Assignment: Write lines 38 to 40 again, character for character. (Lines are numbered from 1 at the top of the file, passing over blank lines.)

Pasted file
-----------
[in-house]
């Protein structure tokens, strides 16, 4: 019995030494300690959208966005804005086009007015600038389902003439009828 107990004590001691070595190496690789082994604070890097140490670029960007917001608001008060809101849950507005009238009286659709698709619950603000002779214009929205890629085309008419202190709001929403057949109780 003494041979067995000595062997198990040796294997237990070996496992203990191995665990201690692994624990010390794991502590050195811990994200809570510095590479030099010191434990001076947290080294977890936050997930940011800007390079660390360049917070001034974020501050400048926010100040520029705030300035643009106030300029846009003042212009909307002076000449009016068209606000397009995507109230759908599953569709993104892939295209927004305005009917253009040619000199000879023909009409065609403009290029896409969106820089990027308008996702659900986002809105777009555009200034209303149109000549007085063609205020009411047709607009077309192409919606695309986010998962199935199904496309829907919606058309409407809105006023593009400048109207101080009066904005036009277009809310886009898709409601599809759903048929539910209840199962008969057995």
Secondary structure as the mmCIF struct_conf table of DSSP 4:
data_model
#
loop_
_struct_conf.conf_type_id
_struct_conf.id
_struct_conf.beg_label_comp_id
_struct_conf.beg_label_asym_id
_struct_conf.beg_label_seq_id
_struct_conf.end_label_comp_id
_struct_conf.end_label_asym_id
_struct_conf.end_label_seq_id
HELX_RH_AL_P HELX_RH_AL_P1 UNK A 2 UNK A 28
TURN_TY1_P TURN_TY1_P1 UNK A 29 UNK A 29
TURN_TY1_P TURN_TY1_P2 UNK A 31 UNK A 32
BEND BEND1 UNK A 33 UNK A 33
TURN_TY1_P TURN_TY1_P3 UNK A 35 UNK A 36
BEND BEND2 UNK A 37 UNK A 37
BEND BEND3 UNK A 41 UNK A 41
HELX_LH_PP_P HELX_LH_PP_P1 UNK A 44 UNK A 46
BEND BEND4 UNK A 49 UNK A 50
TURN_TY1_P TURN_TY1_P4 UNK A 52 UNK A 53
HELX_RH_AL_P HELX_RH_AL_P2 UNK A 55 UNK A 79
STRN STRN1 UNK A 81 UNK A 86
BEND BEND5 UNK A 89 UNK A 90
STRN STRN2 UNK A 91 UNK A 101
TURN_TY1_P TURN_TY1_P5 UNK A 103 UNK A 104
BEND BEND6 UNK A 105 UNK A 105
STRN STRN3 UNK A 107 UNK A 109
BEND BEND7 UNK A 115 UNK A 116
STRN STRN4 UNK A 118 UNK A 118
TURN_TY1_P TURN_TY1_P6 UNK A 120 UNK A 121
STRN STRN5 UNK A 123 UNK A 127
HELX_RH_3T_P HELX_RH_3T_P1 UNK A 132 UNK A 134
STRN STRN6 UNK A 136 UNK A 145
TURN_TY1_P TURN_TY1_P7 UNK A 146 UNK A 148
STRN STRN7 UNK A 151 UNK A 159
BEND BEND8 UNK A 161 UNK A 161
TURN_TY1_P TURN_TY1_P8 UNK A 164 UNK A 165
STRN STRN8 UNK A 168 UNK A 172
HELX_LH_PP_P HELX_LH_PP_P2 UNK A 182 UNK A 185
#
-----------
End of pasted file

TURN_TY1_P TURN_TY1_P7 UNK A 146 UNK A 148
STRN STRN7 UNK A 151 UNK A 159
BEND BEND8 UNK A 161 UNK A 161